very early times power to appoint two sworn persons, called Azingen, 
whose duty it was, the one on the upper and the other on the lower 
side of the Rhine, to appear on special court days in all the villages 
and courts of Rhineland in order to hold a court together with the 
neighbours and tliose brought by the parties, and to pronounce 
sentence upon the demand of the sellout and tacdman in a certain 
set form of words, which could not be departed from, and also to 
discover and ascertain what tines and offences had occurred and to 
report to the baijiiw thereon. This mode of holding a court by means 
of (izing en gebuyren in the country was in the year 1291 changed 
in Kennemerland into tiie practice of proceeding hy mean.s of schout 
and .'<chepenen. But in some other parts of Rhineland this change 
took place at a much later date by means of an Ordinance of the 
States of Holland in the year 1577 " (KoTZE, J.P., article on the History 
of the Roinan-Dutch Law, in 26 S.A.L.J. 59). 



Baargericht (D.), one of the forms of ordeal employed in early 
Dutch criminal procedure. " If a murder had been committed, aud 
one or more per.sons were strongly suspected, they could be compelled 
to approach the corpse and touch it. If it began to bleed afresh at the 
touch of the suspected person he was declared guilty. This ordeal was 
used in the middle ages, and .survived until the fifteenth century " 
(Wes.sels' History, p. 182). 

Bail, the releasing of a pi-isoner fi'om custody upon his entering 
into an undertaking or recognisance by himself alone, or by himself 
and one or more .sureties according to the nature and circumstances of 
the case ; the condition of the obligation being that the prisoner shall 
appear and answer to any indictment that may be presented against 
him, in any competent court, for the crime or offence wherewith he is 
charged, at any time within a specified period from the date thereof, 
and that he will accept service of any indictment and summons 
thereon at some certain place by him elected and expressed in the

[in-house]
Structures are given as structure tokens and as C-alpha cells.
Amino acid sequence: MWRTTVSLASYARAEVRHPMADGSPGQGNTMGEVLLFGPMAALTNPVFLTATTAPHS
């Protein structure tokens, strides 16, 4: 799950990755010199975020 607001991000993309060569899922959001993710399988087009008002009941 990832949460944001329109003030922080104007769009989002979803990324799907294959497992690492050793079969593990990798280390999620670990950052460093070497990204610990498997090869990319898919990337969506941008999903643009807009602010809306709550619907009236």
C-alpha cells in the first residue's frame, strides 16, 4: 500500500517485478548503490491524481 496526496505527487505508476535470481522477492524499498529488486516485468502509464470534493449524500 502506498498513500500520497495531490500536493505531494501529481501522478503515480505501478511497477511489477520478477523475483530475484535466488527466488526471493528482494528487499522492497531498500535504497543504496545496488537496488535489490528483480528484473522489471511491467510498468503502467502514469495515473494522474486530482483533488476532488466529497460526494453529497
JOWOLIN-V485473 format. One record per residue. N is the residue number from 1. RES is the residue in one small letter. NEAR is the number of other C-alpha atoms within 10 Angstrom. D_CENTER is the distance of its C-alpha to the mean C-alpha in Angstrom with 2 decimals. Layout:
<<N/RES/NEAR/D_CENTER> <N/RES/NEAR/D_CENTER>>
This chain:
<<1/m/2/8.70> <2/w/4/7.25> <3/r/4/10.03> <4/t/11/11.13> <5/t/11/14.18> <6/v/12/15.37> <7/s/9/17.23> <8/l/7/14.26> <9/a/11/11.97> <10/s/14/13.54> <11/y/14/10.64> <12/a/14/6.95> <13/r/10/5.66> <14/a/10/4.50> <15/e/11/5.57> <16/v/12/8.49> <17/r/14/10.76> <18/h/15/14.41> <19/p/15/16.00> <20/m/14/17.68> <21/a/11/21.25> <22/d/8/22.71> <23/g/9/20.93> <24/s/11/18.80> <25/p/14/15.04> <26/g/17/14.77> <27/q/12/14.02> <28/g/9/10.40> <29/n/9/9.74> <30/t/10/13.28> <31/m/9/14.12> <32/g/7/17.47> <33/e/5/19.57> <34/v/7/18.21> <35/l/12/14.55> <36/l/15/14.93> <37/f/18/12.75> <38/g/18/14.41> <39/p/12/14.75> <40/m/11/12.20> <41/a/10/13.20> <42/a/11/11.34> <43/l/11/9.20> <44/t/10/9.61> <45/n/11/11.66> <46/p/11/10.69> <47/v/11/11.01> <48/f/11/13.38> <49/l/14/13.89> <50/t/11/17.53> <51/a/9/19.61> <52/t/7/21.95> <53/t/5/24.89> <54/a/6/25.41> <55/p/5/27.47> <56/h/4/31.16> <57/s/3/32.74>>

obligation. On the completion of such an obligation (which is only 
permitted and accepted in respect of bailable offences) the prisoner is 
released from custody and is said to be liberated on bail or admitted 
to bail. See Ordinance 40 of 1828 (CO.), sees. 45 et seq. The rule of 
law " requires that there shall be a strict construction put on such 
recognisances as against the Crown " (per Barry, J.P., in Queen v. 
Long and Others, 3 E.D.C. at p. 6). 



BAIL 60 BAKER 

See Ordinance 18 oi 1845 (N.), sec. 54; Ordinance 1 of 1903 (T.), 
sees. 84, 97 et seq.: Ordinance 12 of 1902 (O.R.C.), sees. 52 et seq.; 
Ordinance 6 of 1905 (O.R.C.), sees. 6 et seq. 

Bail bond, a wi-itten obligation or recognisance entered i))to by 
a prisoner either by himself oi- jointly with one or more sureties in the 
manner prescribed by law, and on the due execution of which he be- 
comes entitled to be liberated on bail. See Bail ; Recognisance. 

See Ordinance 18 of 1845 (N.), sec. 63; Ordinance 1 of 1903 
(T.), sec. 105; Ordinance 12 of 1902 (O.R.C.), sec. 52. 

Bailable offence, an offence in respect of wliich a prisoner is 
entitled to claim that he may be admitted to bail. See Ordinance 40 
of 1828 (C.C), sees. 46 to 52 ; Ordinance 18 of 1845 (N.), sec. 57. 

Bailee, an English term, meaning the person to whom goods 
are delivered in trust upon a contract, express or implied, that the 
trust shall be faitlifully executed on the part of the person to